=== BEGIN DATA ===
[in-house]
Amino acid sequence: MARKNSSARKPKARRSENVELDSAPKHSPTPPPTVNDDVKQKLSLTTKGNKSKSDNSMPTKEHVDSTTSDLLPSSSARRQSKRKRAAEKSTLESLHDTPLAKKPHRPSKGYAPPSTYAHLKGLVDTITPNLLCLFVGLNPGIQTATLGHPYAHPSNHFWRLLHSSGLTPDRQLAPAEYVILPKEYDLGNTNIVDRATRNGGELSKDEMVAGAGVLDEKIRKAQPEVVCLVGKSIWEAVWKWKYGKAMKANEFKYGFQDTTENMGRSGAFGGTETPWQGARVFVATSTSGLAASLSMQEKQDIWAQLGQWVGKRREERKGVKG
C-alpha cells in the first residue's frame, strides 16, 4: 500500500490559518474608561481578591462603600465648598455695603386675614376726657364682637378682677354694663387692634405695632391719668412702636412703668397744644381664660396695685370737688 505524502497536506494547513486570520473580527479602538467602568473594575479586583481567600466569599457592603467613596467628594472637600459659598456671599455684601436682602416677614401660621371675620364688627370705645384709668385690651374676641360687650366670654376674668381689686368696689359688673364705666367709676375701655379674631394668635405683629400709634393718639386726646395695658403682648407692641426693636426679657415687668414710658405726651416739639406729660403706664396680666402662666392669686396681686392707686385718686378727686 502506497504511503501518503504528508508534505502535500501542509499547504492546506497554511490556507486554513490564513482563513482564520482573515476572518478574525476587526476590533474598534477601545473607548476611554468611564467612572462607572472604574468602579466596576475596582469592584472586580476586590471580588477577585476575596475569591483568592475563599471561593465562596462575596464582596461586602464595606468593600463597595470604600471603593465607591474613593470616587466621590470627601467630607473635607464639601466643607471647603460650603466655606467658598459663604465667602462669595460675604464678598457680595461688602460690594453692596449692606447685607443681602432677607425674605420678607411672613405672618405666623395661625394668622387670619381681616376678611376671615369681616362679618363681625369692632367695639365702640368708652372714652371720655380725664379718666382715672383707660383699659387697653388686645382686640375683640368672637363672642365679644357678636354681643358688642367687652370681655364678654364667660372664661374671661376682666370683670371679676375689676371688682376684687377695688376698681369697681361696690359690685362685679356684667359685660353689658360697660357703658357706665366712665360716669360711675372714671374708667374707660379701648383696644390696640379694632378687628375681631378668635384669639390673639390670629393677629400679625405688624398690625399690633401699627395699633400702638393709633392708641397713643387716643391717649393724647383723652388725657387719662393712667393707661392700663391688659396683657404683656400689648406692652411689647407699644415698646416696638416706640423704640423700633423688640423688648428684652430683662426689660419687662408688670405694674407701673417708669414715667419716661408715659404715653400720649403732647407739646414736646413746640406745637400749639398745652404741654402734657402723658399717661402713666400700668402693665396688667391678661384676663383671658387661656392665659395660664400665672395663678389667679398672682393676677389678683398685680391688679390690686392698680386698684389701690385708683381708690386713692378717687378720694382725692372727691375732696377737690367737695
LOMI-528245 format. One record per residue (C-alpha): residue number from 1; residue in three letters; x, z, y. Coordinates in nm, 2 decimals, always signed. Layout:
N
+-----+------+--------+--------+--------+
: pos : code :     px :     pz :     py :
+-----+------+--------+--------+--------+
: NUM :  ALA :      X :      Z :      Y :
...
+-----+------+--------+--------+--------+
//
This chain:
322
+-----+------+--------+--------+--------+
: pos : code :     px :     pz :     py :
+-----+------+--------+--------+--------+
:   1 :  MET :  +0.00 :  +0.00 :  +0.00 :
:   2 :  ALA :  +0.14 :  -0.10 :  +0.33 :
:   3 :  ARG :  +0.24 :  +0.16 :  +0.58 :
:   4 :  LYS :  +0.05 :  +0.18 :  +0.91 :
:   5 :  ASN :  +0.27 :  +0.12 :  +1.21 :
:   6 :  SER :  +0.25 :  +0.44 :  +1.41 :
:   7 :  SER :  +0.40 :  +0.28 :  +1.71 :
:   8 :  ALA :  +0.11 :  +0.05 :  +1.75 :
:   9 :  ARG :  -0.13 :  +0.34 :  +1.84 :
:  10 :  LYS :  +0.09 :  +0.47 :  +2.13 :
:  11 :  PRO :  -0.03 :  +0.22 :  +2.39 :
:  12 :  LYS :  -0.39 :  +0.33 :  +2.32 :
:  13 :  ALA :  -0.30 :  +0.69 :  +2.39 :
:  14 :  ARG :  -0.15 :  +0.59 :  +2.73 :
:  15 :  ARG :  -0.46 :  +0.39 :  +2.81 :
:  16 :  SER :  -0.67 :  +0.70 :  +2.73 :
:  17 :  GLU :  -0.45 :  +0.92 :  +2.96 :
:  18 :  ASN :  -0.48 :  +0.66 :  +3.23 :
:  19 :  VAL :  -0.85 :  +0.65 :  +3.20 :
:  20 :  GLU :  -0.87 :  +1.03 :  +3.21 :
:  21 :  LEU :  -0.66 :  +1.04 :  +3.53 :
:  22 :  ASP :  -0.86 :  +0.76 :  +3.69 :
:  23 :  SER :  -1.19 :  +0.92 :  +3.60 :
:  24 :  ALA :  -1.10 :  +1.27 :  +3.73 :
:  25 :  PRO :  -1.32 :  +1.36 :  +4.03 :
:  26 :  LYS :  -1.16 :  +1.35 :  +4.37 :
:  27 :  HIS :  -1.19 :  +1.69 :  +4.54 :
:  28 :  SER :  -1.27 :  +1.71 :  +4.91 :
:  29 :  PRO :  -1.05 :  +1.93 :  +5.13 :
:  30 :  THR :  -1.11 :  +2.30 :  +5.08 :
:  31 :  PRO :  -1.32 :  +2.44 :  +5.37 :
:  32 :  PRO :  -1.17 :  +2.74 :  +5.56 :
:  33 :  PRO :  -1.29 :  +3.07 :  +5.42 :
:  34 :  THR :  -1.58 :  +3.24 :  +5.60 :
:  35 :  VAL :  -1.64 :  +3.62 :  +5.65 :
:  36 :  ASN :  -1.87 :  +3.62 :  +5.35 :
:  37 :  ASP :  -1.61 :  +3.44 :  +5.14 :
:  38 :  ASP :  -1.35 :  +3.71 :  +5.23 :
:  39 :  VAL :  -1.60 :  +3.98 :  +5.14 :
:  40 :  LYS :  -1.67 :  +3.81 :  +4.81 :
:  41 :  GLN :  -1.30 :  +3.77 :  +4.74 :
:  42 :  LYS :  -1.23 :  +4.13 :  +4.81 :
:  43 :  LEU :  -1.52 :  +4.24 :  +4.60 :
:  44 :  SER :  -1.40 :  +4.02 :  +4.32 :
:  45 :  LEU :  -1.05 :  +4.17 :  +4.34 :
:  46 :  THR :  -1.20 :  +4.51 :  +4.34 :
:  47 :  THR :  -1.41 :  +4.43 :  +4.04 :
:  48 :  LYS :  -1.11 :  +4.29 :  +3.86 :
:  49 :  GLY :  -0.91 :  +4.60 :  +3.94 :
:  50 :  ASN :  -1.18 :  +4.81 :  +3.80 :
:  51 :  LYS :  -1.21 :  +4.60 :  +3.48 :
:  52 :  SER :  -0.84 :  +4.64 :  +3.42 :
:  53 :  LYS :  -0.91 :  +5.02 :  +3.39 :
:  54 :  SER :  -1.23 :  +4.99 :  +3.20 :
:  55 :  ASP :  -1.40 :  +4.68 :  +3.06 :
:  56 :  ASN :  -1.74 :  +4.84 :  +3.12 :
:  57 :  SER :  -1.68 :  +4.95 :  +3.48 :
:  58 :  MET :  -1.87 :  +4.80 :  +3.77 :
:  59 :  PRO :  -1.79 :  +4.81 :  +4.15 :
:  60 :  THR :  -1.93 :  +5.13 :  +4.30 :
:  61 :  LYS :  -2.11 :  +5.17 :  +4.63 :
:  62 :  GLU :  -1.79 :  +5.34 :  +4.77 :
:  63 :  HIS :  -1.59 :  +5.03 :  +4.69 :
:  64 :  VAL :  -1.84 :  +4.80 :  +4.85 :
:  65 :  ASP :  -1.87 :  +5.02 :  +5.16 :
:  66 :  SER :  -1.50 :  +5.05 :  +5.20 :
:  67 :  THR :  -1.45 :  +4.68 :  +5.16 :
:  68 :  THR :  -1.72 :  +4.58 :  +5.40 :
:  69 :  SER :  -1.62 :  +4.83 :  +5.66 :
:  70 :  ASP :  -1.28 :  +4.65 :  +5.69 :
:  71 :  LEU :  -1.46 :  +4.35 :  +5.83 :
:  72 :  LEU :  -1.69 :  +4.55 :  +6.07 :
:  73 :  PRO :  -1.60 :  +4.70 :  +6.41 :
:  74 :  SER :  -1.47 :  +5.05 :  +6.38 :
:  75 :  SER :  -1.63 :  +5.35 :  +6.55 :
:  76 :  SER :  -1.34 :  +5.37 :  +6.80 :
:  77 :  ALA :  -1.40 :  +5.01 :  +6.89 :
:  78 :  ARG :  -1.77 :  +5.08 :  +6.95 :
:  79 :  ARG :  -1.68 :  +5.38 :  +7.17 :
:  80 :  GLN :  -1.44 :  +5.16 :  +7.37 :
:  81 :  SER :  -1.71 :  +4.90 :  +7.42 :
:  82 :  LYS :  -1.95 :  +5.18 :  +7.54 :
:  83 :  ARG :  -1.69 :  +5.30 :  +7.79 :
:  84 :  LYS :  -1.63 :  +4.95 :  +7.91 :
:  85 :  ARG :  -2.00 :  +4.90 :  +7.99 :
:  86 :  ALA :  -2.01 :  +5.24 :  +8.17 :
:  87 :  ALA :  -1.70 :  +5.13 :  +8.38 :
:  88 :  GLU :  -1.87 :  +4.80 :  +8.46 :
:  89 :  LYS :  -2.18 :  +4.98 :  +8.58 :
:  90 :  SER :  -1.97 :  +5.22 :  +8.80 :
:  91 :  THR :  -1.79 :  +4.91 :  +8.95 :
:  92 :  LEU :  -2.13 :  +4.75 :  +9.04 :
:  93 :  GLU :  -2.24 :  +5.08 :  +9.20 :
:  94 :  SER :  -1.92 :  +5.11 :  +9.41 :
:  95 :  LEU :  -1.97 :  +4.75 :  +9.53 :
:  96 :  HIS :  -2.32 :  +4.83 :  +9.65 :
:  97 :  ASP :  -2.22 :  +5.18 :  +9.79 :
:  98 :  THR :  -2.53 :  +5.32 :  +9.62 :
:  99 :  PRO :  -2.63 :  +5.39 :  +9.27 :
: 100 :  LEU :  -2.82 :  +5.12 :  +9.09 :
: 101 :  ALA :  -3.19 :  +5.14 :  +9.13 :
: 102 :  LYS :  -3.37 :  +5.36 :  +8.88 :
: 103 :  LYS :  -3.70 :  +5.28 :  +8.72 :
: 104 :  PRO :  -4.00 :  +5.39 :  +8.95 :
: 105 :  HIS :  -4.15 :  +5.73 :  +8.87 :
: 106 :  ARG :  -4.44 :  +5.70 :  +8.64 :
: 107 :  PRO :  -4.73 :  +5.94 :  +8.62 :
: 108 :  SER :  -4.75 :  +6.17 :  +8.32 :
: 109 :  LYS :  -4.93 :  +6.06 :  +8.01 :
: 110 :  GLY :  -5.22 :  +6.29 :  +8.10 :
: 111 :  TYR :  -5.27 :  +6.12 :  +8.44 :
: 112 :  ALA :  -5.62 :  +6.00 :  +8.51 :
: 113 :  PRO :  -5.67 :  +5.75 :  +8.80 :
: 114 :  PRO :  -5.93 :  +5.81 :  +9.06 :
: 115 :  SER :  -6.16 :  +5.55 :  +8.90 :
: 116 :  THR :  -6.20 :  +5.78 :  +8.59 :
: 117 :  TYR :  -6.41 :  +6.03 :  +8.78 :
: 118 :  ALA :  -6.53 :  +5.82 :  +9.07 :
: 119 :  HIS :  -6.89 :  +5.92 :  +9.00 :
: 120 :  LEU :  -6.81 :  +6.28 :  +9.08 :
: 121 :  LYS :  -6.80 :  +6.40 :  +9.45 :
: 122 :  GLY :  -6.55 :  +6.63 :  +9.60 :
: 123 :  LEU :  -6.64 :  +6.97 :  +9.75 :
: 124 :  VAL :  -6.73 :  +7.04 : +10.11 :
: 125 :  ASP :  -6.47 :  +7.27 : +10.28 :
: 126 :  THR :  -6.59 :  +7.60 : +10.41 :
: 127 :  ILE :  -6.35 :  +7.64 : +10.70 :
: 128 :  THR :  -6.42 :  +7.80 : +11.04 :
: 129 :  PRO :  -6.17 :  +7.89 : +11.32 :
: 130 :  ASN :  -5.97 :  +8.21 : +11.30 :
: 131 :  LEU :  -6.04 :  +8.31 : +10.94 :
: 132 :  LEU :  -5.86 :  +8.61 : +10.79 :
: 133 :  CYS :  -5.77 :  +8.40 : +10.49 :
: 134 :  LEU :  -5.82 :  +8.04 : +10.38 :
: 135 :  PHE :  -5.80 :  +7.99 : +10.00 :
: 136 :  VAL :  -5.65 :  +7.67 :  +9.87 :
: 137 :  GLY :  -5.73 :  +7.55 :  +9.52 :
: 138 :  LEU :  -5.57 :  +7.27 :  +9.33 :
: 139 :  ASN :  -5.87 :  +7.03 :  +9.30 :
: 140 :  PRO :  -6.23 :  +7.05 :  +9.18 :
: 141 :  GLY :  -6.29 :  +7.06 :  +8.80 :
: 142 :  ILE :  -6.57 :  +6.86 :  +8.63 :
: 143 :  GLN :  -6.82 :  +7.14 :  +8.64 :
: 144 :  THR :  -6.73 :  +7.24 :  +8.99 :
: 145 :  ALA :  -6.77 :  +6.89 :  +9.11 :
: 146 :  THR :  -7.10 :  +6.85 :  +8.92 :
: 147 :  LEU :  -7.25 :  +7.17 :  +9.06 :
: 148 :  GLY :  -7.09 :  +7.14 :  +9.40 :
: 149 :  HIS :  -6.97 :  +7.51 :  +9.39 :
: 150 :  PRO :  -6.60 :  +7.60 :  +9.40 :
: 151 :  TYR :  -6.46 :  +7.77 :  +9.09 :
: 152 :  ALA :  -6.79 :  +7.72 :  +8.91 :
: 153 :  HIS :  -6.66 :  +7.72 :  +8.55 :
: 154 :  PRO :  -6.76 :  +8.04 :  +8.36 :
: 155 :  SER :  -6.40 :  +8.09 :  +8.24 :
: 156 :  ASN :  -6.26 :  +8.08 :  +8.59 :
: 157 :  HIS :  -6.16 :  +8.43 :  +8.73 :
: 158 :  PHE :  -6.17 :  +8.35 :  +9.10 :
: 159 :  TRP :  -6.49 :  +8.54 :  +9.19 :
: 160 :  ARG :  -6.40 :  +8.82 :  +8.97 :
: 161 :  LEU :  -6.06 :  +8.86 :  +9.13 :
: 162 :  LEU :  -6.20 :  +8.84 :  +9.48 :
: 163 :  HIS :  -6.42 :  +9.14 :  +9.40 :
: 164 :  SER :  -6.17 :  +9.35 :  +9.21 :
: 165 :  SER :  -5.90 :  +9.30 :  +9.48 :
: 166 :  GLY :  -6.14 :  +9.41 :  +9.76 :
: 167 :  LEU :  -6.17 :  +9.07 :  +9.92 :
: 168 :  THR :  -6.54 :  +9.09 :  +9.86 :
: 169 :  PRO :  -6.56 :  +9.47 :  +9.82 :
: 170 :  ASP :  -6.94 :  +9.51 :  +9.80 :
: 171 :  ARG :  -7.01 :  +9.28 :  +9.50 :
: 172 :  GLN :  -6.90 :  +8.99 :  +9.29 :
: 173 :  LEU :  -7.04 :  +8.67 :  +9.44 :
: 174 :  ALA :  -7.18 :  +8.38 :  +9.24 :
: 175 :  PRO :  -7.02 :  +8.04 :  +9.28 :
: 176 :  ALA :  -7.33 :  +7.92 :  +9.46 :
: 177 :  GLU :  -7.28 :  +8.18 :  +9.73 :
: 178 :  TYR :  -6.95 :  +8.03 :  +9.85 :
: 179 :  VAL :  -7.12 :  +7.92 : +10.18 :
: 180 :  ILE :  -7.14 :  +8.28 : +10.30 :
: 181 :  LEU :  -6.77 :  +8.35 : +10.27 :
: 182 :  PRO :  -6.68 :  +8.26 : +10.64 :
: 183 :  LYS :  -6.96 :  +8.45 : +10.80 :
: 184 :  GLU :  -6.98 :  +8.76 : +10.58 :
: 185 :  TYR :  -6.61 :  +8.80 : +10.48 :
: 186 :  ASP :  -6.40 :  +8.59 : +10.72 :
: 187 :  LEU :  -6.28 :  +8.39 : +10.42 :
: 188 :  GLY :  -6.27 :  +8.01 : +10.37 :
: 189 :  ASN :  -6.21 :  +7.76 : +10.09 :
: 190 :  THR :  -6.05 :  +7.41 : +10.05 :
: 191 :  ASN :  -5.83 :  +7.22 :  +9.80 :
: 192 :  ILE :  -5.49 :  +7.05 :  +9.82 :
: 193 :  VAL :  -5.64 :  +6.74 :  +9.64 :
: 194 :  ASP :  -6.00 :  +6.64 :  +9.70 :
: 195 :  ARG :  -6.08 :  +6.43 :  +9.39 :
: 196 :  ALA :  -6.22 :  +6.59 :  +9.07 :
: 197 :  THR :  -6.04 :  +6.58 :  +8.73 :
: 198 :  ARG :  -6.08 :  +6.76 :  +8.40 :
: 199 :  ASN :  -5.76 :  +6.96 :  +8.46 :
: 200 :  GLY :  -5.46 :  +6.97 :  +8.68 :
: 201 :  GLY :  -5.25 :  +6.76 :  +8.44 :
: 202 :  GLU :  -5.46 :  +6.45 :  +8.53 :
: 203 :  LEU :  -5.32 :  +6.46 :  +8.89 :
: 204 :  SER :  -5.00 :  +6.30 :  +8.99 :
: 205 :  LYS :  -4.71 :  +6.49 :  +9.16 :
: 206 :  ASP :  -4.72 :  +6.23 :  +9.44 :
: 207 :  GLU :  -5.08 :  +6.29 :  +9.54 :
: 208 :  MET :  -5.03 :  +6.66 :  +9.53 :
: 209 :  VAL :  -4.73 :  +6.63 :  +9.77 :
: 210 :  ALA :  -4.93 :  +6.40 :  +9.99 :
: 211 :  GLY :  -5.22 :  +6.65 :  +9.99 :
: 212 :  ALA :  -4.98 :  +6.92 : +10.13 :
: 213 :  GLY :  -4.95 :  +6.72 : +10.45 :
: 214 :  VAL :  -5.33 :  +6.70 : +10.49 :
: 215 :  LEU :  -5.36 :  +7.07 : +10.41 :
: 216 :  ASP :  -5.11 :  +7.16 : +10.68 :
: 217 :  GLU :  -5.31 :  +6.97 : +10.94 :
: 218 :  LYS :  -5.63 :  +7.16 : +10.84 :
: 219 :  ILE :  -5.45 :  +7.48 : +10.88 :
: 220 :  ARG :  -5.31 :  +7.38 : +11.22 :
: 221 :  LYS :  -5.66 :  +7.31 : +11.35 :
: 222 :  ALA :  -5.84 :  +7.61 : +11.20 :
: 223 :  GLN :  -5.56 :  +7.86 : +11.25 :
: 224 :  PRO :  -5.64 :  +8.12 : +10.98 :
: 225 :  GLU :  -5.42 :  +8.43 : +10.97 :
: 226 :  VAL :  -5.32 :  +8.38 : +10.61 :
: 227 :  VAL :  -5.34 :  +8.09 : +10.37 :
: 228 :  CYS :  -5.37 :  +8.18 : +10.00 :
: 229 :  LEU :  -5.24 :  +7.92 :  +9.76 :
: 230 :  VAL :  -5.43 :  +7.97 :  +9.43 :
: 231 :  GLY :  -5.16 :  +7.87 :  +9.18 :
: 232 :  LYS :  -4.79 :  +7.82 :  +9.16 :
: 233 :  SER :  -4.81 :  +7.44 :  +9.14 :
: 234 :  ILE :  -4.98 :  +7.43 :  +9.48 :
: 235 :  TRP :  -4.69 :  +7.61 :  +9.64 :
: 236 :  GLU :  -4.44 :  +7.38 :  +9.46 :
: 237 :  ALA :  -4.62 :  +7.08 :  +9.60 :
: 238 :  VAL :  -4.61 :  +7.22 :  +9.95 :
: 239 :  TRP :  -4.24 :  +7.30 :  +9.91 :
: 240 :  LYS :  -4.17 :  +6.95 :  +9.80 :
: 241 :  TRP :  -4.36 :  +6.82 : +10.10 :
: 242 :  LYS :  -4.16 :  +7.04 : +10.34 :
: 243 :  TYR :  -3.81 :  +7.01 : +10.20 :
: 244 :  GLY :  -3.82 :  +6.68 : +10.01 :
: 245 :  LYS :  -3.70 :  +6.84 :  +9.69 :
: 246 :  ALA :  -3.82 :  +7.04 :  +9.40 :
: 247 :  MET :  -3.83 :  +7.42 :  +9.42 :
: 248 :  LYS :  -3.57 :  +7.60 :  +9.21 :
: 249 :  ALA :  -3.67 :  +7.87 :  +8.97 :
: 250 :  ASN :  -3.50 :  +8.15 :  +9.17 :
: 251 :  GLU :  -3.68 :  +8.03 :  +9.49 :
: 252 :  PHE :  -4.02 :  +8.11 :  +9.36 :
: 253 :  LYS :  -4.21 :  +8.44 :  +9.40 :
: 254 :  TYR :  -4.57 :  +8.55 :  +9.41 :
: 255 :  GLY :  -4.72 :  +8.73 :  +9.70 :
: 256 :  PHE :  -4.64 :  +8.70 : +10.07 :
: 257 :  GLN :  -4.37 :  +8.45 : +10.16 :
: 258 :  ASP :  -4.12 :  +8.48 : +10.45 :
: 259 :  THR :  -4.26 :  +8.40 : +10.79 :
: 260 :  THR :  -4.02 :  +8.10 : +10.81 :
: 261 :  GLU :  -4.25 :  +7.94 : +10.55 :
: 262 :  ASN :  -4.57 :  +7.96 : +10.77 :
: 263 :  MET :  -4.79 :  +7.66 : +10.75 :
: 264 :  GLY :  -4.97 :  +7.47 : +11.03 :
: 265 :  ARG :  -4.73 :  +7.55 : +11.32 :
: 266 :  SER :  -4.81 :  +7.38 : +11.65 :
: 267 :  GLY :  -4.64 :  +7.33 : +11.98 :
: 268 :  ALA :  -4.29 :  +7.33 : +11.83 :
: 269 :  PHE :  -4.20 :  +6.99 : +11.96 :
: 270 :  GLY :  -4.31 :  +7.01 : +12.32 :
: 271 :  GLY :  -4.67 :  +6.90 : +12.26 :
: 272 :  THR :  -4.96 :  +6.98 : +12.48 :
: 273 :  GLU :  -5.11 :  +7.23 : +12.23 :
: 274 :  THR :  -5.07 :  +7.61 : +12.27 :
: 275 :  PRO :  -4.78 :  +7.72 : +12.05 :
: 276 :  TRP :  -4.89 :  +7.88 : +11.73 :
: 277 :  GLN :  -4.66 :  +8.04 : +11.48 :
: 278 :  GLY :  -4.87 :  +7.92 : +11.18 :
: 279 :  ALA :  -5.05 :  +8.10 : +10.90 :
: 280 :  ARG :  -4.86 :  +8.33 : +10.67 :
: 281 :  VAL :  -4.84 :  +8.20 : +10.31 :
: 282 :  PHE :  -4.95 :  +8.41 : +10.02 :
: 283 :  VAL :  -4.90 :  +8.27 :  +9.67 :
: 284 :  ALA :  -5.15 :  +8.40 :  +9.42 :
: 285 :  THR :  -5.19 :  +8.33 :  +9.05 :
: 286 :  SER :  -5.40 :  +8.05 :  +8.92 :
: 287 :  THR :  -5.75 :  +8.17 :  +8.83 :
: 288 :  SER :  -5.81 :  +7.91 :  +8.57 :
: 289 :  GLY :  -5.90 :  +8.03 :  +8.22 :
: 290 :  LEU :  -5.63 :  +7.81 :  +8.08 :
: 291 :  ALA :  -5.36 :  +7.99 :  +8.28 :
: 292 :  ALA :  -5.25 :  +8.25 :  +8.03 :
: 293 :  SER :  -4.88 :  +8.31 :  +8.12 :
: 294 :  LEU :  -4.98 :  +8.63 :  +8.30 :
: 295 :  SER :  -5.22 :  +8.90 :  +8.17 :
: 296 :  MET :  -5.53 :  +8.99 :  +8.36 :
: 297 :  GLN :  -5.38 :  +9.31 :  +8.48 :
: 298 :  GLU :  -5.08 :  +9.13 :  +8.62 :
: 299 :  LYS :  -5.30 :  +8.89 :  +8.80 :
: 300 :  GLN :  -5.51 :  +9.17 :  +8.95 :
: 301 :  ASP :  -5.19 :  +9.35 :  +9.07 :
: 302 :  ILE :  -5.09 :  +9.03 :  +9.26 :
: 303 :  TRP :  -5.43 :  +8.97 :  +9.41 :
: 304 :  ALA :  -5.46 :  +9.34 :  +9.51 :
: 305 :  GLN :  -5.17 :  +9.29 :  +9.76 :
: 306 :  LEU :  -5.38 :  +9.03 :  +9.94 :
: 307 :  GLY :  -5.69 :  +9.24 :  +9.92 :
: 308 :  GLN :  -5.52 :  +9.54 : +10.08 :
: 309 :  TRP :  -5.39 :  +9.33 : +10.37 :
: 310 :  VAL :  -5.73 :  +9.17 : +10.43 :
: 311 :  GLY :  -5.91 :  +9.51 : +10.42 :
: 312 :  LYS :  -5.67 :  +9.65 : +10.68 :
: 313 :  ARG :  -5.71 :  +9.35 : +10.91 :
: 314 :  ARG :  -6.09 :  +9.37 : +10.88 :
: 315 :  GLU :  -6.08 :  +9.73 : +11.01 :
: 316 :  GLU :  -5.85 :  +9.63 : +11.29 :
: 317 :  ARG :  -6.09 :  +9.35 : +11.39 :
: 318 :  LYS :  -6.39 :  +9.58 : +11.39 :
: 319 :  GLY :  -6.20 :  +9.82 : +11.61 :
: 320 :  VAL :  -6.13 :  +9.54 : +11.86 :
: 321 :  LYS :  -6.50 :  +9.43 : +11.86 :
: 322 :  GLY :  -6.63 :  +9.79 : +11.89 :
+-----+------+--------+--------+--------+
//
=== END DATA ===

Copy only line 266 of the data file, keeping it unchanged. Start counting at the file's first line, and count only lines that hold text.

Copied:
: 249 :  ALA :  -3.67 :  +7.87 :  +8.97 :